Today the Washington Post/ABC News released a survey showing Obama over majority support among registered voters (51% Obama, 45% Romney). But as Romney's pollster Neil Newhouse (a partner in the firm Public Opinion Strategies) pointed out in a blast email, the poll asked about a few of Romney potential liabilities just prior to the vote question. This goes against polling best practices, and it's possible the survey shows elevated Obama numbers as a result.
In the full questionnaire, respondents were asked a few questions about Romney's wealth, his 14% tax rate, whether he cut or create jobs, and whether his Mormon religion is a reason to support or oppose him. Then came the general election vote question. Respondents were primed to think of some of Romney's potential liabilities, without similar questions about Obama's personal liabilities. However, it's worth noting a series of Obama job approval ratings on the economy, the deficit, taxes, and others also appeared before the vote. To avoid all these potential complications, the horserace should come quite early in a questionnaire.
Now, to be clear, the individual questions about Romney's liabilities were balanced. They were not the message-testing questions typical in internal campaign polling. And I don't think (nor did Newhouse mean to imply) that the poll is deliberately skewed. Lastly, this is not a "push poll," a term referring to negative persuasion calls masquerading as polls (but frequently--and incorrectly--used to describe any negative message testing).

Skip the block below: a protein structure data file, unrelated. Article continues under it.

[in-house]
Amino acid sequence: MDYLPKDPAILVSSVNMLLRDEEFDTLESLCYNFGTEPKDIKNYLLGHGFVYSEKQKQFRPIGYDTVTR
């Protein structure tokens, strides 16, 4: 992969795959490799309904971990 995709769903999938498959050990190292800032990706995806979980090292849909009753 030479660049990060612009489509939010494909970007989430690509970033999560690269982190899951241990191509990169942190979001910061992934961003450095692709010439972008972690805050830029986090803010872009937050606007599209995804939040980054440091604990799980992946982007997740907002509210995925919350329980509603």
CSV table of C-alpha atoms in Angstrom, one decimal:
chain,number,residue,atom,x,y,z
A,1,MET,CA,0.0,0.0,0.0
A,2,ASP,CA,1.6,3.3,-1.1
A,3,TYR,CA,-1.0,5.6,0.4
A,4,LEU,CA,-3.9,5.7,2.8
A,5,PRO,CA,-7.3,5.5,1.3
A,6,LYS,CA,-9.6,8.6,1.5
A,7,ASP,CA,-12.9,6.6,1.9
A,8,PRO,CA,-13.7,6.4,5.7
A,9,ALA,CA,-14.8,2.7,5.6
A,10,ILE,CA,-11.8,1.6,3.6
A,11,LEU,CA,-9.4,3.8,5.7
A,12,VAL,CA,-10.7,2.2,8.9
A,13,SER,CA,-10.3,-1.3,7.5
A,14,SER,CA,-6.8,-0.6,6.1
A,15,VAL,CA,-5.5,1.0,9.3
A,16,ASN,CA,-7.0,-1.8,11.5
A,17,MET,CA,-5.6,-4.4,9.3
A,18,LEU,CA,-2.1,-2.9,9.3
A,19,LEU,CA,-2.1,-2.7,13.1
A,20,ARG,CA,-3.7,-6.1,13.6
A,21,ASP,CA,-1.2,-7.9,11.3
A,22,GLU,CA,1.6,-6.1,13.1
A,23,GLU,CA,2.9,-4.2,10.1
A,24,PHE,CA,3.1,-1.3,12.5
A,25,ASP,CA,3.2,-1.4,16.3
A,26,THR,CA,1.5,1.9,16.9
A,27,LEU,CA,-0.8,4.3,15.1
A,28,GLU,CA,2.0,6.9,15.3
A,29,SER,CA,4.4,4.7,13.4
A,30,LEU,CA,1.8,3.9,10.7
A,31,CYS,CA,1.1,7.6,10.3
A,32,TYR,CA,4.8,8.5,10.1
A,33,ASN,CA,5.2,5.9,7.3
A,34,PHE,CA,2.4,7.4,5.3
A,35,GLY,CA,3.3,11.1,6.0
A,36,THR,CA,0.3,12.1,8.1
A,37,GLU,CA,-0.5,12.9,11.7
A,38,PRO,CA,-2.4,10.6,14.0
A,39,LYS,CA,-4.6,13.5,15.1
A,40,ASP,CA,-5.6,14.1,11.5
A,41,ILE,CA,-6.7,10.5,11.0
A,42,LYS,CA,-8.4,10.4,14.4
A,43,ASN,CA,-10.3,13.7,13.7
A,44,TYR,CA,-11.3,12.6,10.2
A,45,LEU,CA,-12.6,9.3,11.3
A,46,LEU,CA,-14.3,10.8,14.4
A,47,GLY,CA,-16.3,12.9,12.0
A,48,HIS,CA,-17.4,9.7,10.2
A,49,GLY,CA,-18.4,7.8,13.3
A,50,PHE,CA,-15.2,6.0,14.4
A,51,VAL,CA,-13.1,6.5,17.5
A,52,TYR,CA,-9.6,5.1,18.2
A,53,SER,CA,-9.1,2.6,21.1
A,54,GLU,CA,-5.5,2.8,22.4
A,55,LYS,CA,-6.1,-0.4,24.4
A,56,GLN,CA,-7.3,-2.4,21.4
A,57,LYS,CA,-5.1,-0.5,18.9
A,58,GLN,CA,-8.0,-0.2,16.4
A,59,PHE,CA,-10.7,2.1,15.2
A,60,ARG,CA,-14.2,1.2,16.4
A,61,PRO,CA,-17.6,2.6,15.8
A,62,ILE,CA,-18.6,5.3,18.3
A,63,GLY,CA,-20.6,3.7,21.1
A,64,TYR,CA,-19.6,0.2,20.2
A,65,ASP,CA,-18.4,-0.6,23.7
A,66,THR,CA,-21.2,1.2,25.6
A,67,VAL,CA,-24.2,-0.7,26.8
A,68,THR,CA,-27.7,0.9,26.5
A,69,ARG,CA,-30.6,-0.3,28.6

However, I do think Romney is now facing a likability problem nationally, even as he excels in the Republican primary. In this particular poll, over half of voters say the more they learn about Romney, the less they like him (a question that appeared before the series of questions on Romney's liabilities). Familiarity is breeding contempt, as I wrote about here, and pollster.com tracking shows Romney's unfavorables continue to surge while Obama has opened up a larger lead. But I'm not fully convinced this particular poll adds as much to the discussion as some might think. And it's also a good reminder to watch out for methodological quirks--no matter which candidate benefits.
[Disclosure: I've worked with Neil Newhouse on a series of bipartisan research on Walmart Moms.]